In the last newsletter, you learned about some of the ways your environment or physical position can put stress on your body. Today, we’ll add two more stress types to the list.
The first is perhaps the best-known type of stress, the true “big guns” when it comes to negative effects: your mindset. This is the one most people think of when they hear the word “stress”—that nagging feeling that follows you throughout a high-pressure or high-expectation situation, often leaving you feeling jumpy or defensive even after the situation cools. We’ll also look at a lesser-known group of stressors then that, over the long term, can have silent but equally frightening effects.
Roll up your sleeves and join me as we identify the things that make our stress levels rise—and then put them back in their places to reclaim good health.
Stress #3: Your Thinking
The body/mind connection is very strong. What you’re thinking and the emotions you’re feeling can actually manifest in your body physically. When stress and pressure build, the load they place on your body causes constriction, resulting in a whole cascade of events and symptoms. These range from the relatively minor, such as achiness and fatigue, to the serious, including recurring headaches, debilitating pain, immune issues, and hormonal imbalances.
Our mindsets—perceptions and beliefs—are often influenced by past responses that helped preserve people in dangerous situations throughout human history. Even if the original circumstances (think saber-tooth tigers) are no longer present in our own lives, our inherited responses determine how we react to other stresses, sometimes even harmless ones. This “flight or fight” pattern becomes entrenched in our everyday lives, affecting how we behave under ordinary, more minor stress from finances, work, family, and health issues. The result: overproduction of the stress hormone cortisol—a life-saving biochemical during an actual threat, but one that causes unwanted effects when it builds up in the body unnecessarily.
Your Stress-Buster: Look realistically at every situation that makes your stress response rise. First, gain perspective as to whether or not the event or situation is really “threatening.” Canceled flights and traffic delays are inconveniences, not actual threats.
Next, take charge by considering your own responsibility. If something is beyond your control—a stressor such as a poor work situation or inconvenient weather clearly is not your fault—don’t own it. Instead, make the conscious choice to seize the thing you CAN control: How you think about what’s happening. Consider your many options for approaching the challenge. For example, can you come up with an alternate route, reschedule, or call on someone who’s able to support you? You don’t have to remain utterly helpless. Mobilize! This keeps you calm within while you’re seeking strategies that will get you through the event causing stress in your life.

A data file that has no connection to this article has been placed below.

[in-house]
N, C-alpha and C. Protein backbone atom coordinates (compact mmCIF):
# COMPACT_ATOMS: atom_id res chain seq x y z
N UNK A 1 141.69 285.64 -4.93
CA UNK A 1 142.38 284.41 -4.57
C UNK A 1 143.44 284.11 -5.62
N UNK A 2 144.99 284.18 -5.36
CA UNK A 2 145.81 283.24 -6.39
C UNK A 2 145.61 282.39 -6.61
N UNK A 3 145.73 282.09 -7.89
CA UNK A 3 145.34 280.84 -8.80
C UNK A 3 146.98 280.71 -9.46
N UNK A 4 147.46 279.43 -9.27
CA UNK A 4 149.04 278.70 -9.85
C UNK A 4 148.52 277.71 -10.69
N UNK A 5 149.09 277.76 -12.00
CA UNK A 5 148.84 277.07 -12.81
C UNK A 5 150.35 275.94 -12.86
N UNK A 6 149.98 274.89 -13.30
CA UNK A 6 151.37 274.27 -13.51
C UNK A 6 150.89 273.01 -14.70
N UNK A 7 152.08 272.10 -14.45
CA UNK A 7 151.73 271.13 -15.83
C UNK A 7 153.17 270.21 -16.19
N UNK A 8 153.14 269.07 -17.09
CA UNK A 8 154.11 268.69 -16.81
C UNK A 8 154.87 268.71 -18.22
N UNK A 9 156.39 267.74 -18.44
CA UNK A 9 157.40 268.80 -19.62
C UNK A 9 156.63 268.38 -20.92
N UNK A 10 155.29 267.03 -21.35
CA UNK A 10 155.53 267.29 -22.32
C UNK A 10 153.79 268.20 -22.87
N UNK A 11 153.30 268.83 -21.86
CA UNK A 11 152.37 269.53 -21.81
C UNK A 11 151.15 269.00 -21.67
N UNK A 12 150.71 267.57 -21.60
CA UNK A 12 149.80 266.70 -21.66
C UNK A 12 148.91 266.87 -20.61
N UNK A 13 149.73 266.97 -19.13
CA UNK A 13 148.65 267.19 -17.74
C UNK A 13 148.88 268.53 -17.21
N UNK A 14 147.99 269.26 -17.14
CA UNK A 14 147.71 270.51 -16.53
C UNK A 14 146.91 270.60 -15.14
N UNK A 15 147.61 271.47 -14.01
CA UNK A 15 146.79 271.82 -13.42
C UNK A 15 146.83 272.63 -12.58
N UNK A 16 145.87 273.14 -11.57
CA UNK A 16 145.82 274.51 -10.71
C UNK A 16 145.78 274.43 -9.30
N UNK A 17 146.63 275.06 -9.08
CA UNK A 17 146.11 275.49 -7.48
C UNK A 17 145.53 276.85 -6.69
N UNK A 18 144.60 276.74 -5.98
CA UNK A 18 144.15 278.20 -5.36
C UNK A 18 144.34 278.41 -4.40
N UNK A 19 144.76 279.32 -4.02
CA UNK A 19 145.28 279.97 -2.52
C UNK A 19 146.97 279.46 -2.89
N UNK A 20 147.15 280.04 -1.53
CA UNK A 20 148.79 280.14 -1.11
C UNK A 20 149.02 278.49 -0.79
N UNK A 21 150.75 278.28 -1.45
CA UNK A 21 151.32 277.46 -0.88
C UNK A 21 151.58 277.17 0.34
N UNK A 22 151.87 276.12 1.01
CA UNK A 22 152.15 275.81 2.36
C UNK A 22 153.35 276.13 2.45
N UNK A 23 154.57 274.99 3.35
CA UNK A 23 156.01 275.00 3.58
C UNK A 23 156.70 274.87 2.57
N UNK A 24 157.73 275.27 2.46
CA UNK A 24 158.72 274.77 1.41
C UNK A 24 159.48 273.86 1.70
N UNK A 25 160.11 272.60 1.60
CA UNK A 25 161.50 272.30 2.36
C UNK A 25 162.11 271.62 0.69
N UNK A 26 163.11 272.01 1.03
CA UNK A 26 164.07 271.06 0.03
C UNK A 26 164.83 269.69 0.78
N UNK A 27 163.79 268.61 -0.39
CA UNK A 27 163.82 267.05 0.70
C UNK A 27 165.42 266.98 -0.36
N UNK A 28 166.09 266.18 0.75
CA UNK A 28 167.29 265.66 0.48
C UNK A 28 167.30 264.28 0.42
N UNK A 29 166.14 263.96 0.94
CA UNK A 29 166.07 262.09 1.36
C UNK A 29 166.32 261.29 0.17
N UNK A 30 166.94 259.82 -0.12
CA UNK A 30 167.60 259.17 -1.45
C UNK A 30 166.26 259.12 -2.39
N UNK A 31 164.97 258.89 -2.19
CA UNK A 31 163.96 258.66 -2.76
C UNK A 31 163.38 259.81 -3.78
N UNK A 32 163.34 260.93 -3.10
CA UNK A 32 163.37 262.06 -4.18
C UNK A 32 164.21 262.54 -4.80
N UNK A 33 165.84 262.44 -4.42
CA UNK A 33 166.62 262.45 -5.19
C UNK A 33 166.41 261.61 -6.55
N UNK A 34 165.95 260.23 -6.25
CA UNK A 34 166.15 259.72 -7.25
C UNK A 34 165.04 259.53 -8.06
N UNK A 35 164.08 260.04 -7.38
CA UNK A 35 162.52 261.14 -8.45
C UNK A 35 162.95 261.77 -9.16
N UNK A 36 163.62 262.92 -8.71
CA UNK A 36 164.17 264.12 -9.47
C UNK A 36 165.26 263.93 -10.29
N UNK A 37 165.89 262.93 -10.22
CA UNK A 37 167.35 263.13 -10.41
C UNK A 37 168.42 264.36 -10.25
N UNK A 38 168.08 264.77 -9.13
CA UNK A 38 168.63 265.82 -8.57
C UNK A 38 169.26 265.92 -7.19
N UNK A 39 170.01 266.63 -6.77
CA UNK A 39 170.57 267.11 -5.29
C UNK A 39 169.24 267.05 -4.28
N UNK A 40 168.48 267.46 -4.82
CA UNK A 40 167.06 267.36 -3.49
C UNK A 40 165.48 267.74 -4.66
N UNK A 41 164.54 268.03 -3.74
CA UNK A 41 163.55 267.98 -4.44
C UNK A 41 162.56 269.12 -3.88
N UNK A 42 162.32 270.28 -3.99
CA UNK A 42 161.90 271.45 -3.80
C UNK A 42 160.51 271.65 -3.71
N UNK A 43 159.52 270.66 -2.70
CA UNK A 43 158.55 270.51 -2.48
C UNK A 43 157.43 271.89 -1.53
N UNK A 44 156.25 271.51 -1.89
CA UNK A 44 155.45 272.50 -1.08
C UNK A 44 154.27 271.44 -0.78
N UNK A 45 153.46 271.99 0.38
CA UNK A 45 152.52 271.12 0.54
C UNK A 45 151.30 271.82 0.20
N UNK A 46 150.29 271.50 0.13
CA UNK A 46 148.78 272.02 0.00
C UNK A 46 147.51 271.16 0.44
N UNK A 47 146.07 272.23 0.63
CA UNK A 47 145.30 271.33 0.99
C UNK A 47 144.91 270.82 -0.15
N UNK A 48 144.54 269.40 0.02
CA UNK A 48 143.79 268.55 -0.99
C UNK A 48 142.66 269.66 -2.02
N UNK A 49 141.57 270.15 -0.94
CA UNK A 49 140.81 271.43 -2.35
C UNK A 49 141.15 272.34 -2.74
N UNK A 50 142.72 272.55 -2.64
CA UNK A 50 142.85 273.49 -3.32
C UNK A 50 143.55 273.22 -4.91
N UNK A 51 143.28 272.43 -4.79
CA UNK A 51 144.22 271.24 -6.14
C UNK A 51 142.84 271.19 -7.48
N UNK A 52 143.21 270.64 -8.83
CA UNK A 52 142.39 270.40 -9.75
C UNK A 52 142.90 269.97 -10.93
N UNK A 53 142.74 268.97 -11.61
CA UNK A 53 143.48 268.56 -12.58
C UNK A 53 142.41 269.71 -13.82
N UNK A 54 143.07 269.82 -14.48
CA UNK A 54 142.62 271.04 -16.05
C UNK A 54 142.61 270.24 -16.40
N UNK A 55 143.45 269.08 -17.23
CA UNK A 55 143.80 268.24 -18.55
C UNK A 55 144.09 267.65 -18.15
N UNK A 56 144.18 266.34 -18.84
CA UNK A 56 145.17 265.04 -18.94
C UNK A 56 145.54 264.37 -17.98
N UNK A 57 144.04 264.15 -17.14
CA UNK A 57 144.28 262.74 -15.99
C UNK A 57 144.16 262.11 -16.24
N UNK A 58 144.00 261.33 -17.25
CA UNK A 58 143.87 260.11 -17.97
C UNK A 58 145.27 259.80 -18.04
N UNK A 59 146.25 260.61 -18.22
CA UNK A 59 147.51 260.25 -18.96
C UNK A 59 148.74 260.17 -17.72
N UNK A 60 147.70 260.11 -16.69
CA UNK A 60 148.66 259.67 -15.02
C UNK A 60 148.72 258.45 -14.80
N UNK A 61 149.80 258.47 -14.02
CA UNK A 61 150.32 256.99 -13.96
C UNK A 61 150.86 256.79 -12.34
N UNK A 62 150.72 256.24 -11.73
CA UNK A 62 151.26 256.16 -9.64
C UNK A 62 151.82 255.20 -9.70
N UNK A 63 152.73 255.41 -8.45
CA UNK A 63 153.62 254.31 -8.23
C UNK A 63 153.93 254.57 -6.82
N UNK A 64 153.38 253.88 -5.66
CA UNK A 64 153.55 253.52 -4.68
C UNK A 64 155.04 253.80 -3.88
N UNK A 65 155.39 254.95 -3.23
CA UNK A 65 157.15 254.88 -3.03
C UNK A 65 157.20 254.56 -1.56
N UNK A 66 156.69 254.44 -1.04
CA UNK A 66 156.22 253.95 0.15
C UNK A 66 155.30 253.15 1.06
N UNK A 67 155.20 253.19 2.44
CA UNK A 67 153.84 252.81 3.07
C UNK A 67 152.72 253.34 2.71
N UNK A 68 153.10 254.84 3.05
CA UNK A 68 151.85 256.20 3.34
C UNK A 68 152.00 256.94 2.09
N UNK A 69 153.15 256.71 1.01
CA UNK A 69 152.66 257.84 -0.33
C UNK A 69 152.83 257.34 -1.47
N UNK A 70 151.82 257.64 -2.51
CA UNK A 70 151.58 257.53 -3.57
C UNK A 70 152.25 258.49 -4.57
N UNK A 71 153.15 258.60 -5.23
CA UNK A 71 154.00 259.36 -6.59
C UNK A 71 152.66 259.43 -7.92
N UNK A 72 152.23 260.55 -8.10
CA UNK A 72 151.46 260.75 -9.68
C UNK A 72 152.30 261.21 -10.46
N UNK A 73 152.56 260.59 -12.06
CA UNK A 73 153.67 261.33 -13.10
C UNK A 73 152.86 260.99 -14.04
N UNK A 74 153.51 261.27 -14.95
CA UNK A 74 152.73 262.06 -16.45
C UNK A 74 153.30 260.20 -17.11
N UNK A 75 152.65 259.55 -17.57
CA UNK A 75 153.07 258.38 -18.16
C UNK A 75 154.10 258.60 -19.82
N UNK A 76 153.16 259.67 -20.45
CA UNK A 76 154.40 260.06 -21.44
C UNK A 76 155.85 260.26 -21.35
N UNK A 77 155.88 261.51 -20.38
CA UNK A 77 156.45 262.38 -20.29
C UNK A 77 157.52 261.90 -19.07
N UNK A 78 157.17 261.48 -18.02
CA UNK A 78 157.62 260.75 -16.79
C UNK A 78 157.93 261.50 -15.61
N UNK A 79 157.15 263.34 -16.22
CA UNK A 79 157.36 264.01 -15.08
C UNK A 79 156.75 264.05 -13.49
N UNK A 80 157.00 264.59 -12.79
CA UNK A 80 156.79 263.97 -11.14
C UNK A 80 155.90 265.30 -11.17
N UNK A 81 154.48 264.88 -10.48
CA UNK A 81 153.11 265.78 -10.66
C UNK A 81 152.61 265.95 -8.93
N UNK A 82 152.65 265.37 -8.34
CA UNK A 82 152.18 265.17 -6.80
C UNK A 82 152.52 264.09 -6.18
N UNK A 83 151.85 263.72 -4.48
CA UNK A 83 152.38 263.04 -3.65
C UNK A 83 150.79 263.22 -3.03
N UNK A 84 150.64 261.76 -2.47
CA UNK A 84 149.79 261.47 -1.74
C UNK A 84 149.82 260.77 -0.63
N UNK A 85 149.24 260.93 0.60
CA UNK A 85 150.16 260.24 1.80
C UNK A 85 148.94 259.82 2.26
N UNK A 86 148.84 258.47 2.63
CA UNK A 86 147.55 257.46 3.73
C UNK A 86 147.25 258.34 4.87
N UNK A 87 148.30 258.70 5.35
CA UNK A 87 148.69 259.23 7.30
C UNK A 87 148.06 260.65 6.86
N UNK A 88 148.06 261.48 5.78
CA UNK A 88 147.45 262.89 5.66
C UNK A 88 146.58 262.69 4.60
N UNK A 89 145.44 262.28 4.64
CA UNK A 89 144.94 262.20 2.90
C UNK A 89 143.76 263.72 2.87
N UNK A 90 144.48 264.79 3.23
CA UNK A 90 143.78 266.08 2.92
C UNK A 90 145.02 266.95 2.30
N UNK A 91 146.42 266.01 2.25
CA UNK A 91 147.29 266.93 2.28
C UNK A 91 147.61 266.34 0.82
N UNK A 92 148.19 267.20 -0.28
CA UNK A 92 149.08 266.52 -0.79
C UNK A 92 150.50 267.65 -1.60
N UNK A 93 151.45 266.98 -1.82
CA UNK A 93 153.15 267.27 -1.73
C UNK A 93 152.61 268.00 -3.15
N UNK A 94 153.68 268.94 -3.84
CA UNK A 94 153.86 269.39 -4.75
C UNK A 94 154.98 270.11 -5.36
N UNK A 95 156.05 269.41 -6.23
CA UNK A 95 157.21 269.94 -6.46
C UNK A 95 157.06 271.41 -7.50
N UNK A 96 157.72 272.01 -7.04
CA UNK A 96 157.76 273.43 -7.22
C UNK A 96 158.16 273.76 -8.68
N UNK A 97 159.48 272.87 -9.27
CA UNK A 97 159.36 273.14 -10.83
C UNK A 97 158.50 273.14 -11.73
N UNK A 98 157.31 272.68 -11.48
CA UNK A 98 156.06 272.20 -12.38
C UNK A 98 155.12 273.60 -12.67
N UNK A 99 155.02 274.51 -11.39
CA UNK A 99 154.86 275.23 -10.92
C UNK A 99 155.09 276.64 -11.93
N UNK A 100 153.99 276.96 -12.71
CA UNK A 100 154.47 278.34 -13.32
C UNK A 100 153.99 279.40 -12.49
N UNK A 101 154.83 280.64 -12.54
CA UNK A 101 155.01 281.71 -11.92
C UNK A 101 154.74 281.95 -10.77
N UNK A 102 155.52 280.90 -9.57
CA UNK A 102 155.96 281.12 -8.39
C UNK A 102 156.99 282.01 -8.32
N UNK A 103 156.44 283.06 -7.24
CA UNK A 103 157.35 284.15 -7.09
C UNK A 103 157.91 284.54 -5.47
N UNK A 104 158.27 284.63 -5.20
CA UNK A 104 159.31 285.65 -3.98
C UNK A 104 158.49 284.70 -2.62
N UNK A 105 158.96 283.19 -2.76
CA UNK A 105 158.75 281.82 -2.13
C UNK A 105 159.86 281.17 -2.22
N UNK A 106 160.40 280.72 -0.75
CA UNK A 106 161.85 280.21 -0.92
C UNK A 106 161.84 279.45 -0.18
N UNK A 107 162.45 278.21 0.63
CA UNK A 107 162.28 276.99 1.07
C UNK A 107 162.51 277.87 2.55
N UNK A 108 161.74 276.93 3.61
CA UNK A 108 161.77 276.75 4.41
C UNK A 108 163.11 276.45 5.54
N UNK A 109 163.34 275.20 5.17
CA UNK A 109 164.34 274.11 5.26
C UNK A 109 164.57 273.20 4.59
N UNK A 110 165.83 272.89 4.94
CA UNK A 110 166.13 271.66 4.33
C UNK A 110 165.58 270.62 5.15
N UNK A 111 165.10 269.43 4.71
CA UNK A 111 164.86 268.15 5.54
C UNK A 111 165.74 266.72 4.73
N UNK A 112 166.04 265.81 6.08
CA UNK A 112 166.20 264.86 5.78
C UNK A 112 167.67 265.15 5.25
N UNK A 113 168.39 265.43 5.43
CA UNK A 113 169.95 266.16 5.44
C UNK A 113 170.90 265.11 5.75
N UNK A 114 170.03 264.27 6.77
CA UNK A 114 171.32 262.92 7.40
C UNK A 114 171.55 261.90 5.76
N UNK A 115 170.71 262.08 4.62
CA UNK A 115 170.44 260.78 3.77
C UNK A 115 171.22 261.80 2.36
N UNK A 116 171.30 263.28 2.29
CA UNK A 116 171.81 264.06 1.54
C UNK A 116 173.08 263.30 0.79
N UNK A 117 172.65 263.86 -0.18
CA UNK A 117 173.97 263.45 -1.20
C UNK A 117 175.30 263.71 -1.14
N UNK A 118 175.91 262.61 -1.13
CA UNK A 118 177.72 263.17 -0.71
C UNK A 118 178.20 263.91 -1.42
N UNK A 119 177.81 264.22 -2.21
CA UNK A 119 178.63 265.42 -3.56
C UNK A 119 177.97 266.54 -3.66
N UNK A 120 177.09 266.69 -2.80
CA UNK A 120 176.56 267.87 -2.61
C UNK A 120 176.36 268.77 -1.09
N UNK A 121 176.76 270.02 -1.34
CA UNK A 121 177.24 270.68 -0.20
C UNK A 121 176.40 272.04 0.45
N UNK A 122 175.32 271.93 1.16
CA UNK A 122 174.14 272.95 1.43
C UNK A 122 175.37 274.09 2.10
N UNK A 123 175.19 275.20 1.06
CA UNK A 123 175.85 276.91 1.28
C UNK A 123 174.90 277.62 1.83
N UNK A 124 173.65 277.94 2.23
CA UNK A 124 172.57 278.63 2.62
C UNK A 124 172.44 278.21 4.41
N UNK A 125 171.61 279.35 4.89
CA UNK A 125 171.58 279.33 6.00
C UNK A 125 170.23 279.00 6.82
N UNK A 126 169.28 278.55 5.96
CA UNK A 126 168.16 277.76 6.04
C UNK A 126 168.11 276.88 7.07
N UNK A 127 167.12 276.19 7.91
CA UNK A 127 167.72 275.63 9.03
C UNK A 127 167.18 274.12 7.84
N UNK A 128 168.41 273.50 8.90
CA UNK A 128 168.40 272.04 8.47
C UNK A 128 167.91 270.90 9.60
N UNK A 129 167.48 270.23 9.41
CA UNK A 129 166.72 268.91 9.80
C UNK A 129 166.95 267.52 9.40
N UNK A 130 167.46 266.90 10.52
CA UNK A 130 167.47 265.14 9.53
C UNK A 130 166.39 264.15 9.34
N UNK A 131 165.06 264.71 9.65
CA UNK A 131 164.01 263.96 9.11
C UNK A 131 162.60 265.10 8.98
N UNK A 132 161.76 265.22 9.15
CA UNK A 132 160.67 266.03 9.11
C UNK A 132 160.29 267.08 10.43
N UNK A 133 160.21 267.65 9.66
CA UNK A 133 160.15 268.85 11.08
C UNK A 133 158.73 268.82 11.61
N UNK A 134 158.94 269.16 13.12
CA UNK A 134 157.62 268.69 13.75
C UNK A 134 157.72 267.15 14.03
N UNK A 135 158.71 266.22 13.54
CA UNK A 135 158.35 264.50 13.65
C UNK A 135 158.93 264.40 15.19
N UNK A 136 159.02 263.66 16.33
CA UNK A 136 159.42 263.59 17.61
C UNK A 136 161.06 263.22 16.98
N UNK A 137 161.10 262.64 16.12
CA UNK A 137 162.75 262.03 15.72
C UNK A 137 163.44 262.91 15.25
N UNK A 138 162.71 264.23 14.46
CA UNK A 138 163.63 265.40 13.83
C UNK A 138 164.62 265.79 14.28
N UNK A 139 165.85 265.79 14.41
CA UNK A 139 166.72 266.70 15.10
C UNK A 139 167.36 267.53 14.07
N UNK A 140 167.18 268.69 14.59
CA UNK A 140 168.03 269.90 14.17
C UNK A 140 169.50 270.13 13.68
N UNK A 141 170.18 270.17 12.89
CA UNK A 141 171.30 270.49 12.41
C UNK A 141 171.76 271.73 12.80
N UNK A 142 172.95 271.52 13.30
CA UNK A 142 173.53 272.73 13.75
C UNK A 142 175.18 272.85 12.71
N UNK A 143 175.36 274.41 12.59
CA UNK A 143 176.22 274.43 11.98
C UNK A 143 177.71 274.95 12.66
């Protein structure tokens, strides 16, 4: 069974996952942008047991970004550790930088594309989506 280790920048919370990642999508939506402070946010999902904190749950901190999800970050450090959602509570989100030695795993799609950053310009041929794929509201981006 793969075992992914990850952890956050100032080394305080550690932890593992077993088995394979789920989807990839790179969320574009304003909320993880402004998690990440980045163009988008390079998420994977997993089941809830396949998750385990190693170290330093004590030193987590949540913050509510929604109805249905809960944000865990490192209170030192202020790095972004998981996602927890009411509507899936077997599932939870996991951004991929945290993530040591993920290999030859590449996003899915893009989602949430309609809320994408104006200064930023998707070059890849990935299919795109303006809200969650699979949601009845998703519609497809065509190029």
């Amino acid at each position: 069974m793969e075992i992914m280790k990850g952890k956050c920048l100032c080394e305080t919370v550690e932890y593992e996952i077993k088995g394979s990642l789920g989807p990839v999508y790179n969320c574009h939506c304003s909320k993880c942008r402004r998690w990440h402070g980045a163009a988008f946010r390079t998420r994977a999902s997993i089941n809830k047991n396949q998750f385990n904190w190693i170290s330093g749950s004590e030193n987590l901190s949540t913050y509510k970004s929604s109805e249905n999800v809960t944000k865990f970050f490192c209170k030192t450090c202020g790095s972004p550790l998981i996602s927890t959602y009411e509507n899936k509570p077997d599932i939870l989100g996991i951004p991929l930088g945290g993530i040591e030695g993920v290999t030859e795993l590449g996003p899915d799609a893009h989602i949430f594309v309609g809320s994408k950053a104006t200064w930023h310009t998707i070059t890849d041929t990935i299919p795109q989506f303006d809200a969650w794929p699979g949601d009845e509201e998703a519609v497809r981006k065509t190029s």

Stress #4: Heavy Metals and Other Toxins
Food processing, industry, and agriculture are just some of the avenues that drive thousands of toxic chemicals and heavy metals into our air, food supply, and water. Their effects on the body are far-reaching, from hormonal and immune issues to neurological and allergy problems—and the long list continues to grow. Compounds that seep from plastic bottles and wrappings are just one category of products recently to come under intense scrutiny for their negative effects on the human body.
Your Stress-Buster: Become a committed label reader! Fill your grocery basket with foods that are hormone-free and organic to reduce your consumption of harmful pesticides, growth-boosters, or other additives that are sprayed on or ingested by the food source. Remember to pay attention to non-food packages, too, because many synthetic fragrances in detergents, room sprays, and dryer sheets are also stress-triggering culprits. Whenever possible, choose unscented or naturally scented products. At home, have your water tested to be sure what you’re drinking is safe. Finally, consider beginning to undo any existing toxin damage to your body by using a quality liver cleanse product.
Now, a homework assignment: Take a good look at your personal and professional world, and identify your possible sources of mindset and toxin stress. Look at each individually and realistically: Can you avoid these stressors? If so, how? Be prepared: Map your plan before you need it! And remember, you haven’t failed in the stress-reduction task if you aren’t able to completely avoid a trigger. Change your approach with this empowering question: What steps can I take to minimize the negative effect on my wellness?
Join me on my site Thursday to learn about two final stress-producing culprits. The more you know, the better armed you are!
Stress is all around us, but we don’t have to be victims. Need a hand figuring out how to take back control? I’m here to help. Contact me at 212-686-0939 or firstname.lastname@example.org.